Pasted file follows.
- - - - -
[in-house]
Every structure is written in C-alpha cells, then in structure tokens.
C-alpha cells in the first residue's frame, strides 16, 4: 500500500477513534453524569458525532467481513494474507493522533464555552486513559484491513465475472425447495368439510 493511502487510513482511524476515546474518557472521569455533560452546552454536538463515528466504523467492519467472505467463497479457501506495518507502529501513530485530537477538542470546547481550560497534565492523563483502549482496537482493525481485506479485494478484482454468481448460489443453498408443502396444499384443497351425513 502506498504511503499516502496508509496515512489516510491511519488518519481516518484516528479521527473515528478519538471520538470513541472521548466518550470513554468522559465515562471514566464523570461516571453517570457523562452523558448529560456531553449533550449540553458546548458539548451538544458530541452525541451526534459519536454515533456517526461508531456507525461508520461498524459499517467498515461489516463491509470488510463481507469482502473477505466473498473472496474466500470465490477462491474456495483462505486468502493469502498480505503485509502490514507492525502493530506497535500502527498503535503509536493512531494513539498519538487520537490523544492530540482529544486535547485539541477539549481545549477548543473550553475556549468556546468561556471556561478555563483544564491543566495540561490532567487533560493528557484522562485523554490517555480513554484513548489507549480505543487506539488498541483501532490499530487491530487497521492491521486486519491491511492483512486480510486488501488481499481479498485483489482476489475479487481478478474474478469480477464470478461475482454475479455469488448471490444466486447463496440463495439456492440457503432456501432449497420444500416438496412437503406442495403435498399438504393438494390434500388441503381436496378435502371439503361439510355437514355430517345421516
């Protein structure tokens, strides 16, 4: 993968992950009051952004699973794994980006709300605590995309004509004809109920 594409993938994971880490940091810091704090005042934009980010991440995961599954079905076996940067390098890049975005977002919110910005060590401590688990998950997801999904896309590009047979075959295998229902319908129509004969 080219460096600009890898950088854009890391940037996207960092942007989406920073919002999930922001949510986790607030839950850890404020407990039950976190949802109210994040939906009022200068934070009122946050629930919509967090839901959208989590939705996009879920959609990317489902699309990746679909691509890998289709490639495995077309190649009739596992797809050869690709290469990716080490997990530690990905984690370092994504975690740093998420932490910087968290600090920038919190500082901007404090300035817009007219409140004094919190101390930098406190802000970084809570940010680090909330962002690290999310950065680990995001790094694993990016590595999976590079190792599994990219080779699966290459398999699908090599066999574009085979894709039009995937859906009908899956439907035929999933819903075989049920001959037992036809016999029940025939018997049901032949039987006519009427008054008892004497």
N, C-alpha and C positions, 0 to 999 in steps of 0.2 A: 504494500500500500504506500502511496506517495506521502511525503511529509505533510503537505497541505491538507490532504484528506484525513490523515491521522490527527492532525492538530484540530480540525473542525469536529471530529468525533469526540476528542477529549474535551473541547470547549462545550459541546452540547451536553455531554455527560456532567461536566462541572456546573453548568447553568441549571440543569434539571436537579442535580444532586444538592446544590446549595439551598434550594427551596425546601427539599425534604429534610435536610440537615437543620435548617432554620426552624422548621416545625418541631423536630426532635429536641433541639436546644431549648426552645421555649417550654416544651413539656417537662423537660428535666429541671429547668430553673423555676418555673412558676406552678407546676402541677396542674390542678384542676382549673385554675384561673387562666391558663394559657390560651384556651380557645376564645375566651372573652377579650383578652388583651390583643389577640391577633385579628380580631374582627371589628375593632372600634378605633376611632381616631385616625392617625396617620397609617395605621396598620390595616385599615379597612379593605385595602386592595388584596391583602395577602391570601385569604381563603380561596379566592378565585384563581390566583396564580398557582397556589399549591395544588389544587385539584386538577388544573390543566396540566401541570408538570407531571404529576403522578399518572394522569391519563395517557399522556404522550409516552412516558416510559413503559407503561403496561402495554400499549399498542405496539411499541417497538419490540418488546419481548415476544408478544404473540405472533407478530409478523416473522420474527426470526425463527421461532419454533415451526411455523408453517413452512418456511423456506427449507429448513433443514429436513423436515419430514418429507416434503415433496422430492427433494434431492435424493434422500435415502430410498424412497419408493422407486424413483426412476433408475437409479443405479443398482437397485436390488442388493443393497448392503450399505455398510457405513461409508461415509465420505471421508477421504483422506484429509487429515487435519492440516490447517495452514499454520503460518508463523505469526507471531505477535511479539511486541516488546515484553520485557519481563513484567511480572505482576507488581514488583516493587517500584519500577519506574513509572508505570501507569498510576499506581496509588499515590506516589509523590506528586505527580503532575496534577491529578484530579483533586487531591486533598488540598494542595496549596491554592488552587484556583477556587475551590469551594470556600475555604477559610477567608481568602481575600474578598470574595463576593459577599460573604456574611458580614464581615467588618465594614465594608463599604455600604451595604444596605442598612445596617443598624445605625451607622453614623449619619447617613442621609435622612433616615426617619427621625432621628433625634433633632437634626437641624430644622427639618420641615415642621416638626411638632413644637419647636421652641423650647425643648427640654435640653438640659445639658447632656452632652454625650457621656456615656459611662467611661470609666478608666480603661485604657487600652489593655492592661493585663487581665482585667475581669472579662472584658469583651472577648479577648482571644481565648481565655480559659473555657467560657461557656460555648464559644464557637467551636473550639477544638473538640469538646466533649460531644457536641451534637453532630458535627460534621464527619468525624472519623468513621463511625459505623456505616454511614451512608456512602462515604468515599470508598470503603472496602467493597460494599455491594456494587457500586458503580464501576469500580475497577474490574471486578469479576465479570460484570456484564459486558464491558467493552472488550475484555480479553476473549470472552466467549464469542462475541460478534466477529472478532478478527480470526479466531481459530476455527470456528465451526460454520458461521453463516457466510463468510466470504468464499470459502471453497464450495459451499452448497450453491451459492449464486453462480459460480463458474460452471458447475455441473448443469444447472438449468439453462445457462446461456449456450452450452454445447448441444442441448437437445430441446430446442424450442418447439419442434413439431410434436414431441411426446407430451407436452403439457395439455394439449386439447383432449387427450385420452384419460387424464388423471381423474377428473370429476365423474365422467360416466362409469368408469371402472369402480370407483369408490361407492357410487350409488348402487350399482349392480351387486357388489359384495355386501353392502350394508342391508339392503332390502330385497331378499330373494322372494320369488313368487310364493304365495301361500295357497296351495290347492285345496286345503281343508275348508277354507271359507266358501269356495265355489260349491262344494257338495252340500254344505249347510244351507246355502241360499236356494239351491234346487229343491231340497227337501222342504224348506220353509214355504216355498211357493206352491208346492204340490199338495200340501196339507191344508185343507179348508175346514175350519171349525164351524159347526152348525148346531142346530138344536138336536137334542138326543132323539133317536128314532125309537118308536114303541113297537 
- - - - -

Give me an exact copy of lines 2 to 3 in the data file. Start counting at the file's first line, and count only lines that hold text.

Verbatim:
Every structure is written in C-alpha cells, then in structure tokens.
C-alpha cells in the first residue's frame, strides 16, 4: 500500500477513534453524569458525532467481513494474507493522533464555552486513559484491513465475472425447495368439510 493511502487510513482511524476515546474518557472521569455533560452546552454536538463515528466504523467492519467472505467463497479457501506495518507502529501513530485530537477538542470546547481550560497534565492523563483502549482496537482493525481485506479485494478484482454468481448460489443453498408443502396444499384443497351425513 502506498504511503499516502496508509496515512489516510491511519488518519481516518484516528479521527473515528478519538471520538470513541472521548466518550470513554468522559465515562471514566464523570461516571453517570457523562452523558448529560456531553449533550449540553458546548458539548451538544458530541452525541451526534459519536454515533456517526461508531456507525461508520461498524459499517467498515461489516463491509470488510463481507469482502473477505466473498473472496474466500470465490477462491474456495483462505486468502493469502498480505503485509502490514507492525502493530506497535500502527498503535503509536493512531494513539498519538487520537490523544492530540482529544486535547485539541477539549481545549477548543473550553475556549468556546468561556471556561478555563483544564491543566495540561490532567487533560493528557484522562485523554490517555480513554484513548489507549480505543487506539488498541483501532490499530487491530487497521492491521486486519491491511492483512486480510486488501488481499481479498485483489482476489475479487481478478474474478469480477464470478461475482454475479455469488448471490444466486447463496440463495439456492440457503432456501432449497420444500416438496412437503406442495403435498399438504393438494390434500388441503381436496378435502371439503361439510355437514355430517345421516